Local News

Public Gathers To Remember UNC Chancellor

Posted July 1, 1999

— As the memorial service forUNCChancellor Michael Hooker began, bells tolled. The flag flew at half-staff in front of South Building, where Hooker worked, and in front of the nation's capitol at Senator Jesse Helms' request.

The mist burned off early Friday morning to a beautiful day in Chapel Hill. People at the memorial service say the weather was a fitting tribute to a well-loved and admired leader.

The memorial service for Hooker drew his colleagues, students and friends. All came to pay tribute to a determined and energetic leader who wanted to make his university the best university in the country.

Hundreds crowded into Memorial Hall to hear the music Hooker loved, while the state's highest dignitaries offered their sympathy and praise.

"We will not forget his zest for life, his enthusiasm, which made all of us younger," said Governor Jim Hunt. "And we will not forget his challenge to all of us to make every aspect of this university more excellent."

"He has dedicated [himself] to developing this university," said professor Jan Boxill. Boxill says Hooker brought an "undergraduate's enthusiasm" back to the university.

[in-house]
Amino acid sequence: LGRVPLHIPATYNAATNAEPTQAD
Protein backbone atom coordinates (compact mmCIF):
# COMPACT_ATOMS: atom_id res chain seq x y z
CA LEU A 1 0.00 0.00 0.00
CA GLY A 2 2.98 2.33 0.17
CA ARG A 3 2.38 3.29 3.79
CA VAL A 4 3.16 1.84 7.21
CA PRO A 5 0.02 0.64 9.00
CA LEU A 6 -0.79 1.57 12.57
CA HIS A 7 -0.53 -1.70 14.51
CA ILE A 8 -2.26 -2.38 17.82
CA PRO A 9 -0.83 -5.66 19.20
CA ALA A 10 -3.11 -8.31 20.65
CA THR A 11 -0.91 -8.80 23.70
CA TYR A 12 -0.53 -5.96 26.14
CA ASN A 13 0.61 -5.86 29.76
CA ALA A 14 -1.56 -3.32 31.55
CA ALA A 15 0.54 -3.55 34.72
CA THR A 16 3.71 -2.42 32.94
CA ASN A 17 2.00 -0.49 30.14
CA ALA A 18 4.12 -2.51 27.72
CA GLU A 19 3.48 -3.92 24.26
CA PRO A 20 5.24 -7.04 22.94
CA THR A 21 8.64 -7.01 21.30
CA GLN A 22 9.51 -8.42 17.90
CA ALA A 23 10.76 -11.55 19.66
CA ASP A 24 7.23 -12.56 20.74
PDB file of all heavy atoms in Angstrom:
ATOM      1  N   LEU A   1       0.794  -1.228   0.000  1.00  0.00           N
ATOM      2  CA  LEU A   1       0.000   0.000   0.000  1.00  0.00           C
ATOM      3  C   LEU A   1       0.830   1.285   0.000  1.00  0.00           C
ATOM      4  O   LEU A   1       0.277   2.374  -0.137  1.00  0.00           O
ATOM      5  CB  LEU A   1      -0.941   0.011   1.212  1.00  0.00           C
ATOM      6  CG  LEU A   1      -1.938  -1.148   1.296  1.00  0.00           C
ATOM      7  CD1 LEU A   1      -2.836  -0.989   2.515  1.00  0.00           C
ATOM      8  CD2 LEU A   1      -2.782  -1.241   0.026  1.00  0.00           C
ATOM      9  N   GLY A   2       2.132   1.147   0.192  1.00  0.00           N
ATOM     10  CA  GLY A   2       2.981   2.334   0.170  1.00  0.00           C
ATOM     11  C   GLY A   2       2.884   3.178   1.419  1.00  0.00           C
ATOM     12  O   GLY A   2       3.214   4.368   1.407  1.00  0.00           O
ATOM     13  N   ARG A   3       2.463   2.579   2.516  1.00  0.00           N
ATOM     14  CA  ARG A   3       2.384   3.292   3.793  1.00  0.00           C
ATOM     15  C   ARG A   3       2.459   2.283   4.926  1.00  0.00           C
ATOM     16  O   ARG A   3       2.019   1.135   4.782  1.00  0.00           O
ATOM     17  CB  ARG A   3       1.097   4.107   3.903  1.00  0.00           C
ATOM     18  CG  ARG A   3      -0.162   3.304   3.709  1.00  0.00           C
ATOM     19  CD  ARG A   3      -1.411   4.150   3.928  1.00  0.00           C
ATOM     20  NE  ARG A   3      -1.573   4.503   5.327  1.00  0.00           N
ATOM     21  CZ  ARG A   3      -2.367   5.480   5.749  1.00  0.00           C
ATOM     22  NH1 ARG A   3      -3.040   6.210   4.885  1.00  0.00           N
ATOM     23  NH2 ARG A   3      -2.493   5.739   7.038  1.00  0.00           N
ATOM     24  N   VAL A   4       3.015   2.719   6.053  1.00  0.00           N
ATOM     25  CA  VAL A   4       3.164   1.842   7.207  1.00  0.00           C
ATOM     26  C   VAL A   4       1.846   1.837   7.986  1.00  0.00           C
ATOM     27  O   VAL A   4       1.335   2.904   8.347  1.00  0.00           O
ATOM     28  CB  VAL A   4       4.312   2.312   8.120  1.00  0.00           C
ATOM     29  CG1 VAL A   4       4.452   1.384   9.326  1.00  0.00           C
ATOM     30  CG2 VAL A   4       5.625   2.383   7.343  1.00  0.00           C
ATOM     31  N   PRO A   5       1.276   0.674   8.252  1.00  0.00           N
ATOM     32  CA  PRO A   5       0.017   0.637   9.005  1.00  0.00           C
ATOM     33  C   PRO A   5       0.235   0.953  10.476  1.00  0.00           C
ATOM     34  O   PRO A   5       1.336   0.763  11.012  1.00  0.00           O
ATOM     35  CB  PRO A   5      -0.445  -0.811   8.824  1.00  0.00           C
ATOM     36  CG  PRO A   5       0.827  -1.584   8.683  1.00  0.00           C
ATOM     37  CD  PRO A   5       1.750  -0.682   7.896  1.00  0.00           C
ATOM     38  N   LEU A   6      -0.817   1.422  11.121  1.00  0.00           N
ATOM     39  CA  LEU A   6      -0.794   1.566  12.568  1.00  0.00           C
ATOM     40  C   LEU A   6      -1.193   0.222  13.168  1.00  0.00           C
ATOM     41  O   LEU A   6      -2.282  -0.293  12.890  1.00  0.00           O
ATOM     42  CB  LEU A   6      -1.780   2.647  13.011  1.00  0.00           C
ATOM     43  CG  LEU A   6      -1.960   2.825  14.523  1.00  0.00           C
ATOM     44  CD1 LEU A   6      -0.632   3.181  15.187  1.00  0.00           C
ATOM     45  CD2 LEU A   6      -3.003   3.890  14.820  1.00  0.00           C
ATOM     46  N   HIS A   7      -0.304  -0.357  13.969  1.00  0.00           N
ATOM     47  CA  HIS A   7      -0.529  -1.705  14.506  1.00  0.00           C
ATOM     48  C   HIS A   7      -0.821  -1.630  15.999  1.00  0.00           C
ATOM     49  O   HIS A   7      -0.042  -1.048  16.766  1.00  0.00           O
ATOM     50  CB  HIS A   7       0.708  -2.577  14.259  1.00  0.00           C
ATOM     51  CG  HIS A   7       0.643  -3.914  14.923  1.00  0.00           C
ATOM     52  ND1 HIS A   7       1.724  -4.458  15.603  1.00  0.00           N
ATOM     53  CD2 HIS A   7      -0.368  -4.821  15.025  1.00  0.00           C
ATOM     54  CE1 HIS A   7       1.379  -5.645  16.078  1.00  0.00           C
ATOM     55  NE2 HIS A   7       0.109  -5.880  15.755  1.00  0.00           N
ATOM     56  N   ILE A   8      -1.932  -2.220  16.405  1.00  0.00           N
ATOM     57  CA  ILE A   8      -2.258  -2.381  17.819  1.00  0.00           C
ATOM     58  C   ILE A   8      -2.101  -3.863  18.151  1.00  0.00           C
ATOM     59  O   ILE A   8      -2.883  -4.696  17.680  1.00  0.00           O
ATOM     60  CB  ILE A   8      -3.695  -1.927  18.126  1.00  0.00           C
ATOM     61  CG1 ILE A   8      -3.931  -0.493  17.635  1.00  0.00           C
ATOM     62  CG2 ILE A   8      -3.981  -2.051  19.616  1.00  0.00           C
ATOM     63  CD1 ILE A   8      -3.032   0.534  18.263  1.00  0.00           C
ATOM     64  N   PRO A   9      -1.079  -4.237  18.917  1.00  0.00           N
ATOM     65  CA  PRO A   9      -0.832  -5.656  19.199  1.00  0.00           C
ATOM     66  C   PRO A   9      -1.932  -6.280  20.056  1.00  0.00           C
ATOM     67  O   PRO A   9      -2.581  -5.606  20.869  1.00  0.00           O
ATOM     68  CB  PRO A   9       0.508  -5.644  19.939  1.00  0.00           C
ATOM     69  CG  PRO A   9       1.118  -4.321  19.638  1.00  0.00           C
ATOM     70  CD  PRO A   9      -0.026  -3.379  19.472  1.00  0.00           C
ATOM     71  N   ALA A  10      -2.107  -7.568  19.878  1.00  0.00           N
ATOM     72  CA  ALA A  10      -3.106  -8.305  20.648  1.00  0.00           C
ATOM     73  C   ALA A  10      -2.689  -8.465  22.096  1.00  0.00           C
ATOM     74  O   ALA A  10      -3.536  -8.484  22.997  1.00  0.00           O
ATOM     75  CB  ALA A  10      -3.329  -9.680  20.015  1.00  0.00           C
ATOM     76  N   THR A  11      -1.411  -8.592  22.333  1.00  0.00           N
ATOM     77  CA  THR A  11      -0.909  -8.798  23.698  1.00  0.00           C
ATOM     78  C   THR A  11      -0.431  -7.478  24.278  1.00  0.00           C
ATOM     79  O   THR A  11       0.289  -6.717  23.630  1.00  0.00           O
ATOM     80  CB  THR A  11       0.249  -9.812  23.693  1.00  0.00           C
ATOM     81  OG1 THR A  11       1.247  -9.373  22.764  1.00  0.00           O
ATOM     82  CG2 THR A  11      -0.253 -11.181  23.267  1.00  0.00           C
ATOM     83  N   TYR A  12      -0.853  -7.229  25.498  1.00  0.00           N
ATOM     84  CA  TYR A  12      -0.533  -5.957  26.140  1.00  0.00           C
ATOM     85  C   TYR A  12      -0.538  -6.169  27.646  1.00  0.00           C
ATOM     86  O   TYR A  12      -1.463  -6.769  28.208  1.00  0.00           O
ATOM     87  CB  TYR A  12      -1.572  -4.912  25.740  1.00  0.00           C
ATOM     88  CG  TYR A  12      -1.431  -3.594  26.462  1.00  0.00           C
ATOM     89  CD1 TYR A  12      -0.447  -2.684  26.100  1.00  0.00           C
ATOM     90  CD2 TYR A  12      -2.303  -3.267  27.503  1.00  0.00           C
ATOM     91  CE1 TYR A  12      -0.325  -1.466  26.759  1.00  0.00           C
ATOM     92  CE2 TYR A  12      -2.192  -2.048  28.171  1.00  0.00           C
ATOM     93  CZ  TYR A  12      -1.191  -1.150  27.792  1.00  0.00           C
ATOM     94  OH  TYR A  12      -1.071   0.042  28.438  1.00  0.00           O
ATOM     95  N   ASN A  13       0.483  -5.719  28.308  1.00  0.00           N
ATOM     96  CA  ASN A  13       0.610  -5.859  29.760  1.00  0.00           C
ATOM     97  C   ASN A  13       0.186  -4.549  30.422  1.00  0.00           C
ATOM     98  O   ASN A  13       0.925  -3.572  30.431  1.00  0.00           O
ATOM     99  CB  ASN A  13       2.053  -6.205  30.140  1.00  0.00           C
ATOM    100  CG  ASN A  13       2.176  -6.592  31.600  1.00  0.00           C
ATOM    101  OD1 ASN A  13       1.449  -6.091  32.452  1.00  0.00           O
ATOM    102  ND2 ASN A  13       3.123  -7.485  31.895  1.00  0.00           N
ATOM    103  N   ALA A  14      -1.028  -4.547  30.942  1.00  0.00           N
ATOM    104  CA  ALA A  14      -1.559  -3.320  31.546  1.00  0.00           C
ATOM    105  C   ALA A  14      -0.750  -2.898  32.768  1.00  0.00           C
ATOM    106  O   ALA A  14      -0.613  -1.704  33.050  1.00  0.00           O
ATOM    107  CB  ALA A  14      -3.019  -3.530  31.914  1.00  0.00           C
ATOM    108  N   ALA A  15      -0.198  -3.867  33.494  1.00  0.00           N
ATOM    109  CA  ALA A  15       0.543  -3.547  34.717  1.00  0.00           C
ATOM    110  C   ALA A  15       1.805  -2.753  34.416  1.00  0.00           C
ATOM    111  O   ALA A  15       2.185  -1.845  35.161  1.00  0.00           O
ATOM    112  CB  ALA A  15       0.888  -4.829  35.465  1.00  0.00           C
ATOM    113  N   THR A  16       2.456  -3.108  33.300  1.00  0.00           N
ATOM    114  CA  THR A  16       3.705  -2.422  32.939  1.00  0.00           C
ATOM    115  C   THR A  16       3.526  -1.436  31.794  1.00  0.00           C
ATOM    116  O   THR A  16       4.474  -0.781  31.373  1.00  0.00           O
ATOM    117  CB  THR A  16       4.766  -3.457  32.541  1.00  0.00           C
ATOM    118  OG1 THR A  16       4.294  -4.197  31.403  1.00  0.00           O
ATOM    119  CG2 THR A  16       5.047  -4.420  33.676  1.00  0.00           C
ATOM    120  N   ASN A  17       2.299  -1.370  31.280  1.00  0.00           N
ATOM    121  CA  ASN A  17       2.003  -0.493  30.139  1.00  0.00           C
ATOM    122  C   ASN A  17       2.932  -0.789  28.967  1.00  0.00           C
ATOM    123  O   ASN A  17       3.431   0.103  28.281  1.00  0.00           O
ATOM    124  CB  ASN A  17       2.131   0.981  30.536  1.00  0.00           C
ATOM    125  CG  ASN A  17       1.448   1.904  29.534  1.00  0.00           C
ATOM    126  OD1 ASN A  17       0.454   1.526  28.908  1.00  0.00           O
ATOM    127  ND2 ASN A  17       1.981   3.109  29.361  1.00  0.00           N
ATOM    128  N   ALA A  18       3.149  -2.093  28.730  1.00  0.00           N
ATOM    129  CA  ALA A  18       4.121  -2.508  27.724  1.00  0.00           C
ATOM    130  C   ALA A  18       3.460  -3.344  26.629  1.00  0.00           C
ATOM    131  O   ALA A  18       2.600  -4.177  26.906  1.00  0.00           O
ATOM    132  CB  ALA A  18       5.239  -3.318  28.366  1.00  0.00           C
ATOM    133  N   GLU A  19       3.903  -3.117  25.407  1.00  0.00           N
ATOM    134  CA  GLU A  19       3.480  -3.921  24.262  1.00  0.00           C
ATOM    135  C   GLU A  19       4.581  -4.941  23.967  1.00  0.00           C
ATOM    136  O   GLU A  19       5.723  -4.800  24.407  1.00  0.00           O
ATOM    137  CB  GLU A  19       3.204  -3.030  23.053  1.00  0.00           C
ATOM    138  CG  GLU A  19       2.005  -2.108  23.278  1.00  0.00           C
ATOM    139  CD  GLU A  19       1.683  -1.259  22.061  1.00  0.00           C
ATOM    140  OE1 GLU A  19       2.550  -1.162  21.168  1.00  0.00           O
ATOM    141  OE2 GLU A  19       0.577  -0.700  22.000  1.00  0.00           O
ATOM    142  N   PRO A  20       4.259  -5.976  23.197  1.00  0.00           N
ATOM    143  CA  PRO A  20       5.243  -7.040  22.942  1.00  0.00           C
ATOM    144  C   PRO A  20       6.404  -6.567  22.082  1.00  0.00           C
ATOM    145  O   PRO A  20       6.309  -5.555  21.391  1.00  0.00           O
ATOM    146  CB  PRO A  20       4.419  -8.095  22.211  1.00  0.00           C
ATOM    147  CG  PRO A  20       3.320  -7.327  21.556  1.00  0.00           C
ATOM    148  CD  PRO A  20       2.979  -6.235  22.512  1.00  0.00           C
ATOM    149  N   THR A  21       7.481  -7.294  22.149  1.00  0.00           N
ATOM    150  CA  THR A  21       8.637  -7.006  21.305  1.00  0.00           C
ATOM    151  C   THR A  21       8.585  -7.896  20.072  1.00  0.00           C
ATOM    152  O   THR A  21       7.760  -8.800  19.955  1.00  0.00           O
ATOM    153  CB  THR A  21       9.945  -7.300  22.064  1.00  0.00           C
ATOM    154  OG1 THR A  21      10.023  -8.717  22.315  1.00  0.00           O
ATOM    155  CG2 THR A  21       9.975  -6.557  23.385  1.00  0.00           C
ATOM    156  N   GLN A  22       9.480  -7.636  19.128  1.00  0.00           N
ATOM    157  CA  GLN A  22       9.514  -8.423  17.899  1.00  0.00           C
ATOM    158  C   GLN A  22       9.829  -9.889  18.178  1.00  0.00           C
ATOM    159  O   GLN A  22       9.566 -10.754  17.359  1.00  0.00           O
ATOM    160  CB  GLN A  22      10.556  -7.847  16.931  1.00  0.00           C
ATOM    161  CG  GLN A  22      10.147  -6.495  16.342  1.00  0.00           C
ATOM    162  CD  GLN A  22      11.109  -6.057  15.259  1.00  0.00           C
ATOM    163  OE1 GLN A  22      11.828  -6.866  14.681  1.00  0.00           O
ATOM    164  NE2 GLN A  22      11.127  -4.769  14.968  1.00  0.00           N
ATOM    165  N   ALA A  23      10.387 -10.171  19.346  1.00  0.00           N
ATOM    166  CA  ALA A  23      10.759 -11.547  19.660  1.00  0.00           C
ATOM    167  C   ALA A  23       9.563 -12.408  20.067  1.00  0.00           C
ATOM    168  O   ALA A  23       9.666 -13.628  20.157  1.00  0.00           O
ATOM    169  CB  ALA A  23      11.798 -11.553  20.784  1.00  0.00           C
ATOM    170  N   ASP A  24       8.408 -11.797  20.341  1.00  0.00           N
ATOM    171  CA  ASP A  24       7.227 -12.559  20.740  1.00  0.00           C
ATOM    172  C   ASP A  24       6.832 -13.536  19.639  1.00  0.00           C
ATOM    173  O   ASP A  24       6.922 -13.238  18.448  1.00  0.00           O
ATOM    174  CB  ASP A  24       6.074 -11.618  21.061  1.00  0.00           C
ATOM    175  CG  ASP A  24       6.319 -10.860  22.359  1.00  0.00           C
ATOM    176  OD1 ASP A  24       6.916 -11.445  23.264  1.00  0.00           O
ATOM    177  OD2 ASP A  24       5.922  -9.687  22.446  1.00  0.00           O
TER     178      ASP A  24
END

Some of the most eloquent speakers at the memorial were the students of UNC-Chapel Hill.

Students say they found Hooker to be very visible and approachable, very interested in their ideas, and dedicated to their futures.

"If you had a problem, he was there to fix it. You could write him or e-mail him. He always had a quick response. He was always there for the students," said Jameel Freeman.

Student Body President Nic Heinke read reflections from several students to those gathered at Memorial Hall.

"It came through every word he said, actions he took, and every time you saw him eating or cheering at an athletic event or just strolling around campus. His light has touched us all. It inspired us and motivated us," said Heinke.

UNC-CH Provost Dick Richardson suspended classes from 10:30 a.m. to 12:30 p.m. so members of the university community were free to attend.

North Carolina Congressman David Price honored Chancellor Hooker with a tribute before the U.S. House of Representatives Thursday night.

Price said he is deeply saddened by the loss, but that Hooker's legacy will live on.

"North Carolinians who knew Michael Hooker will remember his energy for innovation and for effective teaching, his belief in the promise of a great public university, and his passion for leading Carolina into the next century."

Price said Hooker will also be remembered for his inventiveness and boldness with public education issues. Reporter:Yvonne SimonsPhotographer:Terry Cantrell

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